Wednesday, March 10, 2010

Strategic PSYOP at the Tactical Level

While today's headline may seem like a contradiction in terms, I can assure you, that it is not. I’m back at the Defense Information School (March 2010) working my second iteration of the Joint Expeditionary Public Affairs Course (JEPAC) exercise. The exercise scenario is such that actions by the US military can have a positive impact on global US reputation. However, the PSYOP involved are very much tactical in scope. In fact this hypothetical situation is very similar to the actual situation on the ground in Haiti.

In both situations the US military is engaged in what appears to be highly successful humanitarian assistance and disaster relief (HA/DR) operations. The Joint Task Force executing the operations were both literally cobbled together out of available resources to address their respective missions. This likely means that the emphasis on PSYOP forces would be tactical in nature and they would be tasked to perform missions associated with keeping the population informed, reducing interference with the operation and generally promoting the government’s actions.

These types of altruistic operations, borne out of a tragedy, can be very much ‘good news’ stories because they show how the United States is helping others without any sort of ulterior motive. Images of medical assistance, survivor rescues and of the resumption of normal life all reinforce a positive image of the US and our actions.

The challenge becomes to serve two PSYOP/Communications masters. On the one hand, the PSYOP force on the ground needs to focus on executing tactical PSYOP in support of the CDR’s objectives. On the other hand, there needs to be attention to the Strategic Communications messages which can be derived from the operation. From a PSYOP perspective the units on the ground supporting the task force are collecting the imagery and in some cases generating (or causing to be generated) stories in the local media and Public Service Announcements that showcase critical US messages.
The implication is that the PSYOP Task Force (POTF) must coordinate with the Joint Military Information Support Command (JMISC) out of SOCOM to provide them the input/feeds they need to harness this valuable content for Strategic Communications. It is further implied that the JMISC has open lines of communication with the Department of State so that the content can be employed in their Public Diplomacy efforts as well.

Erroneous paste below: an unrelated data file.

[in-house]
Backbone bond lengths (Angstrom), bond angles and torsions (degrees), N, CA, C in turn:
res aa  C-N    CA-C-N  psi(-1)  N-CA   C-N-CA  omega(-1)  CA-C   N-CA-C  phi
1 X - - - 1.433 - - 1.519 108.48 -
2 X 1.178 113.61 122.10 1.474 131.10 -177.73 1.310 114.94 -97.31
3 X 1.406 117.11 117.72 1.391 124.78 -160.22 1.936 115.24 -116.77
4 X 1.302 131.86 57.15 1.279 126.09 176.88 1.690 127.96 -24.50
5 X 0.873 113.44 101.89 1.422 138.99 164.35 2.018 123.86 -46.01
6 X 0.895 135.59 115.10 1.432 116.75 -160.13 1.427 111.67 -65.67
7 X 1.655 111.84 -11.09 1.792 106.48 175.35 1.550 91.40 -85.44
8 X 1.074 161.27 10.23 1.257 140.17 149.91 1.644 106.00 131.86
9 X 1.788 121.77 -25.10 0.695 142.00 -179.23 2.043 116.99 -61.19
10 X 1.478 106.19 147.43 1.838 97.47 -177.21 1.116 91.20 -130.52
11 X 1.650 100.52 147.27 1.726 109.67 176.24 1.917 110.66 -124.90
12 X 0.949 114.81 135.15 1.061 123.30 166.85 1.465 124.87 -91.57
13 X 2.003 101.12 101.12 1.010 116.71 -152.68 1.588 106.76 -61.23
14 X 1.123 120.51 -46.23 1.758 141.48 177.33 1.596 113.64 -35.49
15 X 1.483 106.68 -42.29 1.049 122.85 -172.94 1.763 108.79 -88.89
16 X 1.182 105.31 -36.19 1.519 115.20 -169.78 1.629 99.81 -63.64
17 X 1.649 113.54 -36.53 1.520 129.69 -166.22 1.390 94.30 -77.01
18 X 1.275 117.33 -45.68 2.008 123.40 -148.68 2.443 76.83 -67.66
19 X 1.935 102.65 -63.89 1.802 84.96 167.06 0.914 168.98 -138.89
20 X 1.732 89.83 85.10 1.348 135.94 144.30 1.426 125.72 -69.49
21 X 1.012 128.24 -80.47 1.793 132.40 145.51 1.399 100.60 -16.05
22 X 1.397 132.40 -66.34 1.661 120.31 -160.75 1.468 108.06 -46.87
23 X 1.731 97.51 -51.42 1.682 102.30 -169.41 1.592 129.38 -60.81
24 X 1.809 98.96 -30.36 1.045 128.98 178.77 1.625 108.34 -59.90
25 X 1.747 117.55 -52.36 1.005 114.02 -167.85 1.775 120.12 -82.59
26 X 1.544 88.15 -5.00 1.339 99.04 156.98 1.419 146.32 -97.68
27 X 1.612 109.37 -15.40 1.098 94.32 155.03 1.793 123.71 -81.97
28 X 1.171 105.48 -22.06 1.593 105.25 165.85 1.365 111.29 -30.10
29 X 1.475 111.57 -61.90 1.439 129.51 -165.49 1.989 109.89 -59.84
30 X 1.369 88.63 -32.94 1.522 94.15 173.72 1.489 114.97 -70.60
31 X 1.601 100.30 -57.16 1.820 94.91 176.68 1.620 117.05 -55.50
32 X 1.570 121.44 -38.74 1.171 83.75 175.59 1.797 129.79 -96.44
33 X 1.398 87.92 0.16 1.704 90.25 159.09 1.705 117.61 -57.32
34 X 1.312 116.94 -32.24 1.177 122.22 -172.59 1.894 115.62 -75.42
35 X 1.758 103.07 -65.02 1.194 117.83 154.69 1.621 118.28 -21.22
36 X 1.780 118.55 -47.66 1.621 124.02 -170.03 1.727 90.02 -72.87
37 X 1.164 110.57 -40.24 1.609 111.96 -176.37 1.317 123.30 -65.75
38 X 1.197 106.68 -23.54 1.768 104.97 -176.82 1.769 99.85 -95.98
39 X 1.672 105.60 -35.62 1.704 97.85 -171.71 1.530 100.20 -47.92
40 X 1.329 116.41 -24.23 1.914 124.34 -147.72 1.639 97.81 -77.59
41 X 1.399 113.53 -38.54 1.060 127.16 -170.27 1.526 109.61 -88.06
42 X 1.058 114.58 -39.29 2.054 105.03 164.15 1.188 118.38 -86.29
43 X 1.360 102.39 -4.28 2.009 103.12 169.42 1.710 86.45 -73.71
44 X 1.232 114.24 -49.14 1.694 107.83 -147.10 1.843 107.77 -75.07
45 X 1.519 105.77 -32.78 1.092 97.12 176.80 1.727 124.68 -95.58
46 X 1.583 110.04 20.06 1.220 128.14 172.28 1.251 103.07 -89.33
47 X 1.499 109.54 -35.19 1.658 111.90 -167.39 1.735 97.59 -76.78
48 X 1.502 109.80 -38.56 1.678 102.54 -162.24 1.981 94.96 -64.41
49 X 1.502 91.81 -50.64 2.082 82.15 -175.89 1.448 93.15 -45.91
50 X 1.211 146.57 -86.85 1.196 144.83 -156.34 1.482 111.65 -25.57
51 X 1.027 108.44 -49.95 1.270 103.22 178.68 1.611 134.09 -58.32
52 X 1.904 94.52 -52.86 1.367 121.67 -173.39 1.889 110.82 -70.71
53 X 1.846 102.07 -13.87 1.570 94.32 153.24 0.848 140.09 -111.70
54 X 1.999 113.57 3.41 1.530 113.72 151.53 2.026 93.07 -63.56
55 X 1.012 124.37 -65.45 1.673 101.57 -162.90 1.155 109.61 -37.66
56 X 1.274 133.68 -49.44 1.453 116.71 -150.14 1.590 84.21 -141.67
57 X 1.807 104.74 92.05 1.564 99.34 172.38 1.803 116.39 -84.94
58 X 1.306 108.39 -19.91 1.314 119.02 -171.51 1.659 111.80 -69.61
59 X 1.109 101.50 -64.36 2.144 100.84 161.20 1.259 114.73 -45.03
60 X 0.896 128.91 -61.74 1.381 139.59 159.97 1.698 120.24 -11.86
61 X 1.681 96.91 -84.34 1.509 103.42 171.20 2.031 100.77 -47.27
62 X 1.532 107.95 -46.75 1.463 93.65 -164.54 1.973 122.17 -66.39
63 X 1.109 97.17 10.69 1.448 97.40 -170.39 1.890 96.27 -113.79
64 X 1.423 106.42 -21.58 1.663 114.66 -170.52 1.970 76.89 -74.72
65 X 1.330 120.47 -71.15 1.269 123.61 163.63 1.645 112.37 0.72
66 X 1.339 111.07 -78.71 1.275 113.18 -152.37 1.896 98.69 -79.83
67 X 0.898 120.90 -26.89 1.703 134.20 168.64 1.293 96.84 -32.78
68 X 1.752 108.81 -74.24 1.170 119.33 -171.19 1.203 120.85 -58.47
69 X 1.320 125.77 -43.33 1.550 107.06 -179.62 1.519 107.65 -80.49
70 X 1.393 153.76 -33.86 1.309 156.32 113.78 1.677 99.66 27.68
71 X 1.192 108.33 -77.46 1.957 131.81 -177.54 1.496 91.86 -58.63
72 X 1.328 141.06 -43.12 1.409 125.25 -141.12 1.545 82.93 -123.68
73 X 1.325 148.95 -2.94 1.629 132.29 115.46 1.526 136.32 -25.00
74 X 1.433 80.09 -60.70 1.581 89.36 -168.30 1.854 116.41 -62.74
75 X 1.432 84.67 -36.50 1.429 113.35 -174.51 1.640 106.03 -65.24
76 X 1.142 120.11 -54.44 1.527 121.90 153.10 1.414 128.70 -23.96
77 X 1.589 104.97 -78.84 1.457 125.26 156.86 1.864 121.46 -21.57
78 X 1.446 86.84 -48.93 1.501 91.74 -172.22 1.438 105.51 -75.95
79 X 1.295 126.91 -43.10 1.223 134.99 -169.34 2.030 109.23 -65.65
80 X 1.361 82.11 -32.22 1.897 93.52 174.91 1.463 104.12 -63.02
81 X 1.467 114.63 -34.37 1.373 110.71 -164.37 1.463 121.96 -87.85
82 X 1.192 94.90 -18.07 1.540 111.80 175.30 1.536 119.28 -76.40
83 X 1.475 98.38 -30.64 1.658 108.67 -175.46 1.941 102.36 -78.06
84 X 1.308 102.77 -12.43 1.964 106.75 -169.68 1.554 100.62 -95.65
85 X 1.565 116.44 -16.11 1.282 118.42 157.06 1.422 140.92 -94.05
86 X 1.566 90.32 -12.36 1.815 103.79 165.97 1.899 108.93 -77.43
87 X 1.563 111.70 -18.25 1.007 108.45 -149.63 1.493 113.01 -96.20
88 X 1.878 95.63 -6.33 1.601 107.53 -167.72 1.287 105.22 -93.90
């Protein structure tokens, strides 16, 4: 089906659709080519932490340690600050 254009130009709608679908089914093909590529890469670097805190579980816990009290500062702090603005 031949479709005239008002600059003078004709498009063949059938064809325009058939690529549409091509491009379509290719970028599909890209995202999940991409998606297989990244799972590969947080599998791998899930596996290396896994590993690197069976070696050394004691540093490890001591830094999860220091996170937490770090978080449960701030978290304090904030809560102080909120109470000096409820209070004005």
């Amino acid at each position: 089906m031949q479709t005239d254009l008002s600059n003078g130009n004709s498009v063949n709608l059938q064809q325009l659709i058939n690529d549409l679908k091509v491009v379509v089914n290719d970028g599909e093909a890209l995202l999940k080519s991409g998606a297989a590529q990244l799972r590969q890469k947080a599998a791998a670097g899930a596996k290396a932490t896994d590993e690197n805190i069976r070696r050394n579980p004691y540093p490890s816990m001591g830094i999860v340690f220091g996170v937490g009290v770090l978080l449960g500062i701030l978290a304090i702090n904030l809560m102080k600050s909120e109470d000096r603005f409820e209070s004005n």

The Haiti operation may be an over simplified case in point because of its geographic proximity to the US. Hopefully the SOP exists to achieve this objectives in spite of the location of the operation whether Asia or Africa where the supply chain would not be as easy to establish and maintain.

The fragile nature of our global reputation demands that we are able to capitalize on our positive efforts whenever we can.


Anonymous said...

Great post.

Because, we are the eyes and ears of the commander for the human terrain, we need faster turn over for field requests. That is for both relevant messages and material.
So, if I'm tasked with a humanitarian mission, and I find things aren't exactly what the command thinks on the ground when I get there (more often than not), then I need to be able to radio back and inform the command, and negotiate.
The idea of talking to someone, and getting an understanding of what's going on, only to tell them that you'll tell the commander and get back to them later, and then you write a sitrep that gets sent up the JPOTF, and on and on... We lose all credibility with the TA. They know we can't do much for them, so why enter into a relationship with us? That's simply not the flexibility we need as good operators.

SF are allowed to think on their feet, make situational, tactical decisions, and are typically trusted when they recommend or request something.
They have great PR, which comes from a very selective process. Until we get similar PR, which comes from higher standards (not just physical), then we will always be just another asset out there.

Paul Carrillo said...

you seem to be on point, but to be pragmatic. The PSYOP community needs to have greater human resources, and specialist. As well as an efficient system for highlighting talent, and putting those with the knowledge in the right place. Regardless of rank, thereby saving the army money, and acoomplishing the mission effectively and efficiently. The new selection process is a good start, but the army and government should learn to train its future leaders, that will rise to power (as you cant fight the youth, it is just a waiting game) Then actively trying to bring them down, and install more of the status quo logic, that many people who control PSYOP's funtcions have.